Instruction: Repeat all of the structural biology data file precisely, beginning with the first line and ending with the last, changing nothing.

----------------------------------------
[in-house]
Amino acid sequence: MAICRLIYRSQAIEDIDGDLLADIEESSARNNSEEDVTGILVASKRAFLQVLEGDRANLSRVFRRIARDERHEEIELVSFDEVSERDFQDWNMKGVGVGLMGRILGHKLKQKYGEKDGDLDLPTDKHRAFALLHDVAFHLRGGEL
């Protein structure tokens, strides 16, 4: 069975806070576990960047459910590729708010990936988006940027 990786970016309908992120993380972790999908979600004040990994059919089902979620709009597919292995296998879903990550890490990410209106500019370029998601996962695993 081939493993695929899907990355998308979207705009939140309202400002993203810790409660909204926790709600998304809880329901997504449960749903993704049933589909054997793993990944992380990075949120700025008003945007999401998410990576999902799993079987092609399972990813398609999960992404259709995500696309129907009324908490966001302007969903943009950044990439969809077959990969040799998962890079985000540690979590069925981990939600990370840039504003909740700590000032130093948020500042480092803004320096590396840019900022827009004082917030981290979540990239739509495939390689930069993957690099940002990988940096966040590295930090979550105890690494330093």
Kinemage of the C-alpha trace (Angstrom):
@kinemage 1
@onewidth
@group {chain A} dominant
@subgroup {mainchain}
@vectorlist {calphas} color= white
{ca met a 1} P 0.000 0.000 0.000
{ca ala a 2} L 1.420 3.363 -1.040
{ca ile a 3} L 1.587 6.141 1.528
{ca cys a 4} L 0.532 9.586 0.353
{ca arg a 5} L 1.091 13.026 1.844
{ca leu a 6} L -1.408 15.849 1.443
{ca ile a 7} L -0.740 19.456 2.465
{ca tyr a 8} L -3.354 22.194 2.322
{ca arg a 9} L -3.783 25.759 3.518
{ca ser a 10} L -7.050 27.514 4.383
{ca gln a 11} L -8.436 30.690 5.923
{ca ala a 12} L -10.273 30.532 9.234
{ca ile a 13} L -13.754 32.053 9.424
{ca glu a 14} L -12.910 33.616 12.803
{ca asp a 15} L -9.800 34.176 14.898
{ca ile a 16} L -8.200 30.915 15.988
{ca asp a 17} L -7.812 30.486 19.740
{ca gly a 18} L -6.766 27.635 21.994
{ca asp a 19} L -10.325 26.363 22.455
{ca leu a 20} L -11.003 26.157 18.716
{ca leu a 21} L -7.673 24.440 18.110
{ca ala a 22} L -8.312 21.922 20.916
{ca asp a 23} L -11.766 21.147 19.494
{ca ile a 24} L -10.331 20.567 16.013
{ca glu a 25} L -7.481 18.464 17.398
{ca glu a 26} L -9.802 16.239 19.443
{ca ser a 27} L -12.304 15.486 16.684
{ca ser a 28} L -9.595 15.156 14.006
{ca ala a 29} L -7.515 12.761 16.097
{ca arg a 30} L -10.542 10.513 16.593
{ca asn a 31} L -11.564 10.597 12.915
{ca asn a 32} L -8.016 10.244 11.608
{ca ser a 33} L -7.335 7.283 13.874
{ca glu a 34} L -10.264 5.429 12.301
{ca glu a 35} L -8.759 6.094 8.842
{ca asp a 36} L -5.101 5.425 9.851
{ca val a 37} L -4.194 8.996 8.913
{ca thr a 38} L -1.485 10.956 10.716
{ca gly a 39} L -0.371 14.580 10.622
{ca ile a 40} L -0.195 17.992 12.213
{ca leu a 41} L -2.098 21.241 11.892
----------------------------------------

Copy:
[in-house]
Amino acid sequence: MAICRLIYRSQAIEDIDGDLLADIEESSARNNSEEDVTGILVASKRAFLQVLEGDRANLSRVFRRIARDERHEEIELVSFDEVSERDFQDWNMKGVGVGLMGRILGHKLKQKYGEKDGDLDLPTDKHRAFALLHDVAFHLRGGEL
């Protein structure tokens, strides 16, 4: 069975806070576990960047459910590729708010990936988006940027 990786970016309908992120993380972790999908979600004040990994059919089902979620709009597919292995296998879903990550890490990410209106500019370029998601996962695993 081939493993695929899907990355998308979207705009939140309202400002993203810790409660909204926790709600998304809880329901997504449960749903993704049933589909054997793993990944992380990075949120700025008003945007999401998410990576999902799993079987092609399972990813398609999960992404259709995500696309129907009324908490966001302007969903943009950044990439969809077959990969040799998962890079985000540690979590069925981990939600990370840039504003909740700590000032130093948020500042480092803004320096590396840019900022827009004082917030981290979540990239739509495939390689930069993957690099940002990988940096966040590295930090979550105890690494330093």
Kinemage of the C-alpha trace (Angstrom):
@kinemage 1
@onewidth
@group {chain A} dominant
@subgroup {mainchain}
@vectorlist {calphas} color= white
{ca met a 1} P 0.000 0.000 0.000
{ca ala a 2} L 1.420 3.363 -1.040
{ca ile a 3} L 1.587 6.141 1.528
{ca cys a 4} L 0.532 9.586 0.353
{ca arg a 5} L 1.091 13.026 1.844
{ca leu a 6} L -1.408 15.849 1.443
{ca ile a 7} L -0.740 19.456 2.465
{ca tyr a 8} L -3.354 22.194 2.322
{ca arg a 9} L -3.783 25.759 3.518
{ca ser a 10} L -7.050 27.514 4.383
{ca gln a 11} L -8.436 30.690 5.923
{ca ala a 12} L -10.273 30.532 9.234
{ca ile a 13} L -13.754 32.053 9.424
{ca glu a 14} L -12.910 33.616 12.803
{ca asp a 15} L -9.800 34.176 14.898
{ca ile a 16} L -8.200 30.915 15.988
{ca asp a 17} L -7.812 30.486 19.740
{ca gly a 18} L -6.766 27.635 21.994
{ca asp a 19} L -10.325 26.363 22.455
{ca leu a 20} L -11.003 26.157 18.716
{ca leu a 21} L -7.673 24.440 18.110
{ca ala a 22} L -8.312 21.922 20.916
{ca asp a 23} L -11.766 21.147 19.494
{ca ile a 24} L -10.331 20.567 16.013
{ca glu a 25} L -7.481 18.464 17.398
{ca glu a 26} L -9.802 16.239 19.443
{ca ser a 27} L -12.304 15.486 16.684
{ca ser a 28} L -9.595 15.156 14.006
{ca ala a 29} L -7.515 12.761 16.097
{ca arg a 30} L -10.542 10.513 16.593
{ca asn a 31} L -11.564 10.597 12.915
{ca asn a 32} L -8.016 10.244 11.608
{ca ser a 33} L -7.335 7.283 13.874
{ca glu a 34} L -10.264 5.429 12.301
{ca glu a 35} L -8.759 6.094 8.842
{ca asp a 36} L -5.101 5.425 9.851
{ca val a 37} L -4.194 8.996 8.913
{ca thr a 38} L -1.485 10.956 10.716
{ca gly a 39} L -0.371 14.580 10.622
{ca ile a 40} L -0.195 17.992 12.213
{ca leu a 41} L -2.098 21.241 11.892